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Emotional Intelligence in Action

car key

Written by Heather Nielsen

Each day, we wake up with choices. I see practicing the Four Domains of Emotional Intelligence as part of this daily choice. Both internally (the choices I make with my thoughts, feelings and perceptions)  and externally (the way I treat my family, friends, colleagues, community members), emotional intelligence starts with intention, and it can improve or diminish the quality of our experience.

Let’s start with our internal dialogue. We all know how crazy the thoughts inside our head can be. My favorite bumper sticker is “Don’t believe everything you think.” Those voices that show up between our ears, whom no one else can hear, are our responsibility to manage – but often, no one has taught us that we even have control or choice over our thoughts, let alone – how to deal with them all skillfully.

The first two domains of EI -  Self-Awareness and Self-Management – can both be tricky if we have allowed our internal self-critic to bully us. On a daily basis in my work as a counselor, I hear stories from wonderfully accomplished individuals who value kindness, leadership, truth, concern for others – all such prosocial core strengths! – but these lovely people’s loudest inner voice is often horrifically mean. Without realizing it, so many of us allow this voice to skew our self assessment, obliterate our self confidence, and color our emotional awareness. We spend session after session challenging the “thinking errors,” and lifting the veil of the inner bully that clouds true self awareness, true emotional intelligence. We explore where these voices may have originated (generally in our early years, as a form of survival and connection), and just as importantly, we explore how to befriend and turn down the volume on these thoughts. It can be so difficult to move into the second domain, Self-Management, without some solid ground with honest, compassionate Self-Awareness. Daily, I remind others (and myself) that developing these intelligences – like learning our multiplication tables, like learning tennis, or anatomy – takes focused attention, practice, and patience!! Without this, the Inner Critic can drive the show, leading with fear and scarcity, and keep us from our authentic goodness and truth.

Once we have some practice and grounding in Self-Awareness, with some language around our genuine feelings (love the Sanctuary Model training in this! Also see this helpful Feelings Inventory from the Center for Nonviolent Communication to guide your language on what you’re feeling) – then we can have a better handle on our own Self-Management. It’s hard to manage something over which we are not aware!! This is true in small and big ways every day. Just yesterday, I was getting ready to give a talk on Mindfulness and Self Compassion to a large group of diabetes educators in Sacramento. I love this part of my work, but I was still feeling a little bit anxious and uncertain, not knowing who would be there, how receptive they’d be to my “softer science”, and not sure exactly how to get where I was going in my rental car. So when I went to get my car key, and I couldn’t find it, I immediately heard my self-critical voice: “You’re so unorganized. Can’t even find your key. You’re going to be late, when will you ever get it together…” etc etc. Luckily – because of years of practice!! – I was very quickly able to pause, take a deep breath, and recall an incident just two days prior with my sister in law. After lunch, she spent 5 minutes searching through her purse and her bag for her car keys. I was 100% patient, compassionate, and loving towards her – knowing how bad it can feel to temporarily misplace something important, and hating the “time waste” of digging around in my bag for my keys. Been there, done that. Still do it. So – that pause, that naming of my feelings (anxiety, fear, worry, frustration, irritation, shame) and the memory of my unconditional love and patience towards my sister in law FOR THE SAME SITUATION for which I was berating myself – as I was going to talk about Mindfulness and Self Compassion!!! – was immediately so amusing to me, I was able to move quickly into healthy Self Management, checking my impulse to self-berate, acting congruently with my values of kindness to all living beings (including myself), and applying flexibility and self-compassion to my current and temporary stressor. Of course I found my key immediately after that, I was an hour early for my talk, and another neural pathway reinforcing Self Awareness and Self Management was built. Every challenge is an opportunity; every moment holds a choice.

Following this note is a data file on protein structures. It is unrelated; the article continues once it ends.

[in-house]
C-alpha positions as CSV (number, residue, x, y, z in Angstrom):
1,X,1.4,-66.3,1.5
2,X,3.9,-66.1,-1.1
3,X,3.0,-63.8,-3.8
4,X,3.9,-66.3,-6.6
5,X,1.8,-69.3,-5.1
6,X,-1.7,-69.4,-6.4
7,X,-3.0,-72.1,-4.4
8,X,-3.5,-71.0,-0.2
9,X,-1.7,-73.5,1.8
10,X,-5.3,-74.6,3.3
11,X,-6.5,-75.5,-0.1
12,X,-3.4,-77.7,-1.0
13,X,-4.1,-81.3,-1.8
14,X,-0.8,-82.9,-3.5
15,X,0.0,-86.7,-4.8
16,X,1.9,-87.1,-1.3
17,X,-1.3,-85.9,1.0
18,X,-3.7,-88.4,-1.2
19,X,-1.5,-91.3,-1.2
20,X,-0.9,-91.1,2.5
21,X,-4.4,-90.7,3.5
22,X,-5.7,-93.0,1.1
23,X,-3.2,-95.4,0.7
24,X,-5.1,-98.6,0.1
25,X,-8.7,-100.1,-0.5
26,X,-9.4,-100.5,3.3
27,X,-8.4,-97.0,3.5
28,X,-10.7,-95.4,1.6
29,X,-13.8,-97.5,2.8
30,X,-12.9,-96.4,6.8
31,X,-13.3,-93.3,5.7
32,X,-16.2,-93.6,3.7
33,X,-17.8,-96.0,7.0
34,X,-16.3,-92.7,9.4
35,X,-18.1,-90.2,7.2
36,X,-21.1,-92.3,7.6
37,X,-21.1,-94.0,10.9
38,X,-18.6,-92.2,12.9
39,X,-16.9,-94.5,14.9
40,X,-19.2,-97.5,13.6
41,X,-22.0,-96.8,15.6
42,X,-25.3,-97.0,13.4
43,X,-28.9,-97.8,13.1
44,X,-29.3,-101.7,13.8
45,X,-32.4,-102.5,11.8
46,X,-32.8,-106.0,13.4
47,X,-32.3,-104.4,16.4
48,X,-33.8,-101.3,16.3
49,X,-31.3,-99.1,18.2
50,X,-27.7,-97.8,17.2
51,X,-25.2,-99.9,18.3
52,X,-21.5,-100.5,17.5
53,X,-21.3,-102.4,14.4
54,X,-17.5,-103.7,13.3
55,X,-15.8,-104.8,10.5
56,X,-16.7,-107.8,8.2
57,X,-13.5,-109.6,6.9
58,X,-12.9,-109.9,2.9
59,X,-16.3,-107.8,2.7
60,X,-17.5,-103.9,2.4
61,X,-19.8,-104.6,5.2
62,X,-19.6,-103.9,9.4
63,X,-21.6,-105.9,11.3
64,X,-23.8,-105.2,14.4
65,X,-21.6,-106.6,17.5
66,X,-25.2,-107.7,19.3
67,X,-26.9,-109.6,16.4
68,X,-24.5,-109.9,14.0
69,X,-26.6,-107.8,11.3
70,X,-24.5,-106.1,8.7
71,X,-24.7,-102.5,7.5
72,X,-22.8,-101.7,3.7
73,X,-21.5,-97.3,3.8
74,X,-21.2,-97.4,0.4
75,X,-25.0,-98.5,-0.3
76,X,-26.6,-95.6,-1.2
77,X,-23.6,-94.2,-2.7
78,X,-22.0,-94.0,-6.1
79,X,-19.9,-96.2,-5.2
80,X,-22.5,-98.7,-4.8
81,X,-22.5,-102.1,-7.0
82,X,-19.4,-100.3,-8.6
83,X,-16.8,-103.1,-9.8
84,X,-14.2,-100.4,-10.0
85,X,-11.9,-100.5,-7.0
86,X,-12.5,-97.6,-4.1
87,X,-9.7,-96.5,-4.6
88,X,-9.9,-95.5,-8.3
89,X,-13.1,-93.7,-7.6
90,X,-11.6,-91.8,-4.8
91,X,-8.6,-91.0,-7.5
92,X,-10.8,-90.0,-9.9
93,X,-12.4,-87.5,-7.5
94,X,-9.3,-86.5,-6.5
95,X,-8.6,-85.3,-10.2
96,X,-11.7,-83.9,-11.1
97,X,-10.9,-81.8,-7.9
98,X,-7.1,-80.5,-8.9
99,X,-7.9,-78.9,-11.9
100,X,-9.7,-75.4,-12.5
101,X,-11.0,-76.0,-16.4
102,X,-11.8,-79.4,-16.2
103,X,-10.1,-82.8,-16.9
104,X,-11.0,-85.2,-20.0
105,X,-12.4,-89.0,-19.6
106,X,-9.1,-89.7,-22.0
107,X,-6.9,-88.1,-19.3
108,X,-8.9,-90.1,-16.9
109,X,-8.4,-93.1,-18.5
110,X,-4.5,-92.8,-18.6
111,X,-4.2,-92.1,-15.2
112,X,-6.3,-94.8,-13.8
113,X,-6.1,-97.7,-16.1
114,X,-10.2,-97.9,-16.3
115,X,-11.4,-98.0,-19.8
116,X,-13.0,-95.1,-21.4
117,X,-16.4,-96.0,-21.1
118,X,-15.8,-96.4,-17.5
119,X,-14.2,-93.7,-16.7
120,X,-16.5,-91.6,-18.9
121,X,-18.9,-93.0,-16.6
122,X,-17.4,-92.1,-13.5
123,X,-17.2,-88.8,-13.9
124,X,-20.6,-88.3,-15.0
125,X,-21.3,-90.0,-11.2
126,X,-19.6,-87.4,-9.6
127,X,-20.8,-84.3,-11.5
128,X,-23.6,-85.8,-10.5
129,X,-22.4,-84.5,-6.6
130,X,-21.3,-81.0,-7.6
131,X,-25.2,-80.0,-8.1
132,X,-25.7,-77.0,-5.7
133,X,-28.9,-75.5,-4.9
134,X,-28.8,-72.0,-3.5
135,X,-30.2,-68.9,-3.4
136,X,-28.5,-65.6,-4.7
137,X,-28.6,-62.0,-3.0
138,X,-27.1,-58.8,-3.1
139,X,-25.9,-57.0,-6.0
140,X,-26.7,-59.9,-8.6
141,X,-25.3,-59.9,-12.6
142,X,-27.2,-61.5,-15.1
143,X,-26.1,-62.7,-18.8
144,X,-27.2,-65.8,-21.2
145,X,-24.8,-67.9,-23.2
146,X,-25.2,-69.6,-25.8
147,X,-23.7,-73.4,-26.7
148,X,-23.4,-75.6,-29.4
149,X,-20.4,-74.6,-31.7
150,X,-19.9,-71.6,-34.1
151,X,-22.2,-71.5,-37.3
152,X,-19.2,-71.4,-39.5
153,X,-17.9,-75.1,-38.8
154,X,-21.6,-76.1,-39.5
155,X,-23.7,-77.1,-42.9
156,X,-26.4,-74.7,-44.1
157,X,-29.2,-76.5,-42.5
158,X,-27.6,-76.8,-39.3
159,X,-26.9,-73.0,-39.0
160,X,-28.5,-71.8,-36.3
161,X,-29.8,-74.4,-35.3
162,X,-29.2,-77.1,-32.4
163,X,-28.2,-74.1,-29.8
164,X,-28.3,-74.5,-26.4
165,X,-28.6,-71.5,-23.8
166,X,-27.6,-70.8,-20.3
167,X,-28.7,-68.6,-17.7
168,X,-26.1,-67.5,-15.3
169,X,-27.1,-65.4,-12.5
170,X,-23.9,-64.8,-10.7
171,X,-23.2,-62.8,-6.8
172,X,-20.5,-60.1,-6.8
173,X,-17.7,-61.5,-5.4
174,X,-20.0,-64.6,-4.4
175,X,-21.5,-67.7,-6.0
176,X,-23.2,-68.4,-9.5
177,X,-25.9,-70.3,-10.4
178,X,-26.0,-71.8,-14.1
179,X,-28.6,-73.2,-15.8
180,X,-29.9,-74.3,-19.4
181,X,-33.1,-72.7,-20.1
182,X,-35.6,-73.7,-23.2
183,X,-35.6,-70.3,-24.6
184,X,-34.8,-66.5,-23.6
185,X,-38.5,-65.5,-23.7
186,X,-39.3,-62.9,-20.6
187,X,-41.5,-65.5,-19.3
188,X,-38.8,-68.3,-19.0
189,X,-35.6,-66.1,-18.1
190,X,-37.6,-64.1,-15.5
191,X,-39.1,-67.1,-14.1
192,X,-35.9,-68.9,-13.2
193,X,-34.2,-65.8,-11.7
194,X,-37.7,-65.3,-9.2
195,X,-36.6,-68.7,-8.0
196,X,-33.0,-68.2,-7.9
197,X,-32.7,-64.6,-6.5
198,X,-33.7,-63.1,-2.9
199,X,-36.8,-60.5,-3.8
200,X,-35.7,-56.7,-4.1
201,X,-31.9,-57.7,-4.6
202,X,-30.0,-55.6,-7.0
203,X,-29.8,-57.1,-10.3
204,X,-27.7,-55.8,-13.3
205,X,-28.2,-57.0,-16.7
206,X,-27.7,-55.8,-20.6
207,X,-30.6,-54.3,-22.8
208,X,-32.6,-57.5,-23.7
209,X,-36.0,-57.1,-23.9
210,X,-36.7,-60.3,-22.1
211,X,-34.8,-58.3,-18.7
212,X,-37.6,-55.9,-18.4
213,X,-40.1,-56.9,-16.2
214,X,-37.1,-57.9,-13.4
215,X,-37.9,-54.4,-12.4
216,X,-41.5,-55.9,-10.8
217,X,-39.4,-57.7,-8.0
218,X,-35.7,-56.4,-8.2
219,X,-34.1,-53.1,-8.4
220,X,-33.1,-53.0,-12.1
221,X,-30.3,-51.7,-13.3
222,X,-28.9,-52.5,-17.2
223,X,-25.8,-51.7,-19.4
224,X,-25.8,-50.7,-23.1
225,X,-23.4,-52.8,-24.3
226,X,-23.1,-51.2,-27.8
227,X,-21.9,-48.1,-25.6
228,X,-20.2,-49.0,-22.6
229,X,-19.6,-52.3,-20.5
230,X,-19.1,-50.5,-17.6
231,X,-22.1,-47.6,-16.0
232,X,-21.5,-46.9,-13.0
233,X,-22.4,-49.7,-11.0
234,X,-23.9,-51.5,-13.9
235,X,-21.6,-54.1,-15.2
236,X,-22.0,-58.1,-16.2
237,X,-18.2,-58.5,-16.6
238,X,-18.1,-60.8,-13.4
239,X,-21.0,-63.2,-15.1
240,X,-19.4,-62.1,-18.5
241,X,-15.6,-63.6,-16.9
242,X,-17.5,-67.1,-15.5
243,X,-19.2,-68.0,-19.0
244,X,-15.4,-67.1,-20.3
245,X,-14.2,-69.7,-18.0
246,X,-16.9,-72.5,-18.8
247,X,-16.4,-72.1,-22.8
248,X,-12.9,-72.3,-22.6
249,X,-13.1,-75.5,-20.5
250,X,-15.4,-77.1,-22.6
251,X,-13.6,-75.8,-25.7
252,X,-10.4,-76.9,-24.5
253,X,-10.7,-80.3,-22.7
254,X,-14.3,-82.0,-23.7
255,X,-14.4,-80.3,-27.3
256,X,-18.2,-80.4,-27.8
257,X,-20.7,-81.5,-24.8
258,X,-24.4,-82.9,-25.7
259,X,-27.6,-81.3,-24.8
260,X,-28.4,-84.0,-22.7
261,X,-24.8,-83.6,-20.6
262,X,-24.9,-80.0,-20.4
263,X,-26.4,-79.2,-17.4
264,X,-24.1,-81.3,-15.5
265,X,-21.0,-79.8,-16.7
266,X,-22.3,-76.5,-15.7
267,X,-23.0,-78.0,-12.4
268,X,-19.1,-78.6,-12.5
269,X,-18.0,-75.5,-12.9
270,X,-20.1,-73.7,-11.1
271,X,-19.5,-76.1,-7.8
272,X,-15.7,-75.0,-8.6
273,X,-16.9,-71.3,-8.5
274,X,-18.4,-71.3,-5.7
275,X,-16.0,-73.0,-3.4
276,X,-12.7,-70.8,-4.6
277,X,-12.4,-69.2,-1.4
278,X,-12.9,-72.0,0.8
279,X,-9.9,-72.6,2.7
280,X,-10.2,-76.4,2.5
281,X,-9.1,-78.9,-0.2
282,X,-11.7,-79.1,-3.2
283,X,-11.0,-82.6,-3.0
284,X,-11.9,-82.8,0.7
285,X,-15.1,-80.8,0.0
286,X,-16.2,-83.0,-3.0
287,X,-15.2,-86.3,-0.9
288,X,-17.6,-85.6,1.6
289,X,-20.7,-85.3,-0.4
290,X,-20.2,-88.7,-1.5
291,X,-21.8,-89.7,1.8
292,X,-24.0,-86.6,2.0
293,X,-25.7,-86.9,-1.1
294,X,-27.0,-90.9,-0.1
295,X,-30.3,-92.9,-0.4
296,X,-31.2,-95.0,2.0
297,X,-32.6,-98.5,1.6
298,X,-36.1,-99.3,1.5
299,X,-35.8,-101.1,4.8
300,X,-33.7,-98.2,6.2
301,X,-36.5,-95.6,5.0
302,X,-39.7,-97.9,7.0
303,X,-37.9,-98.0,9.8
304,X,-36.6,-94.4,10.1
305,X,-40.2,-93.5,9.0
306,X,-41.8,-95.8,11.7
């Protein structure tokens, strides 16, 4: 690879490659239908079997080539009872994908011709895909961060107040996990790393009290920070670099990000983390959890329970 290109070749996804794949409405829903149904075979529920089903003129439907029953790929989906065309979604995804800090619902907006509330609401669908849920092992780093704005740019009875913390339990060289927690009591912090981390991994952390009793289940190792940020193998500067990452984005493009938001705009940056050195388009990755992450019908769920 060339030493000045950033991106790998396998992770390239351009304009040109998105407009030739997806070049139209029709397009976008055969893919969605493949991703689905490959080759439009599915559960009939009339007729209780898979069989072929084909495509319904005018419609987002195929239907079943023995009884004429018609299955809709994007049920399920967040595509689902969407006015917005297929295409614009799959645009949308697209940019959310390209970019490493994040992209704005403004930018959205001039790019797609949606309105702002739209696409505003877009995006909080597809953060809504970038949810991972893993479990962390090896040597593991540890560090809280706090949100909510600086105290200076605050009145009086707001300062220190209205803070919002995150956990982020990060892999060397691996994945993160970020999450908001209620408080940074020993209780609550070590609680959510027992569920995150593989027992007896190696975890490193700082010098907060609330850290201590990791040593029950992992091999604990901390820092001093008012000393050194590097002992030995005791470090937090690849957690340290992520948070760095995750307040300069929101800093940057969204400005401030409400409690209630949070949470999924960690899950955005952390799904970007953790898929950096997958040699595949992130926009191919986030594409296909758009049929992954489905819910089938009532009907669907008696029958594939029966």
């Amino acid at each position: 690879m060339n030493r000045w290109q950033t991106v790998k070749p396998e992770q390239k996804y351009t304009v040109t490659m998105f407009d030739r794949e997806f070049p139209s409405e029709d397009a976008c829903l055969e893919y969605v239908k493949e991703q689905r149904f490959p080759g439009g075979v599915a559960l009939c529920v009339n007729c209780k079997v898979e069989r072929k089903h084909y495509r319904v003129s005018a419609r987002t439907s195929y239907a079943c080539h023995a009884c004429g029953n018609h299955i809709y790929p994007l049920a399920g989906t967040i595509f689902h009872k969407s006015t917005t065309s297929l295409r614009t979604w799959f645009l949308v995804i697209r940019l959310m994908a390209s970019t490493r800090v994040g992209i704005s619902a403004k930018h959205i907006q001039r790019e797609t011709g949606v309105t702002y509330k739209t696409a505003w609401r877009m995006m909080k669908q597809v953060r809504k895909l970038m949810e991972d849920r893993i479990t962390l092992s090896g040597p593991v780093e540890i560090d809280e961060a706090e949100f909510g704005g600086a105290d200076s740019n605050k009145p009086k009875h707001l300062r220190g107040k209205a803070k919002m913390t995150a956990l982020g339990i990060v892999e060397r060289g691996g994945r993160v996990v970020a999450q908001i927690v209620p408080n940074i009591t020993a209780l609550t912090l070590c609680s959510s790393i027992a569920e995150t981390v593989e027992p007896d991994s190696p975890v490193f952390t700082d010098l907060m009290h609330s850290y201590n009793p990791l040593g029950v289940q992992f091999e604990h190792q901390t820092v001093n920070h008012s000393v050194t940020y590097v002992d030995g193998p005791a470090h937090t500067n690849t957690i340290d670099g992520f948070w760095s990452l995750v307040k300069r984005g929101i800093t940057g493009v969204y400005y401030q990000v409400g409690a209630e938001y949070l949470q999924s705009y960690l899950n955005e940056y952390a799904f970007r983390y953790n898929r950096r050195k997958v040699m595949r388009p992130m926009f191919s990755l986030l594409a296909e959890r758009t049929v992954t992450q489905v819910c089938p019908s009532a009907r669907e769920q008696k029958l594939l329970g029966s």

Best wishes to you in today’s opportunities and choices!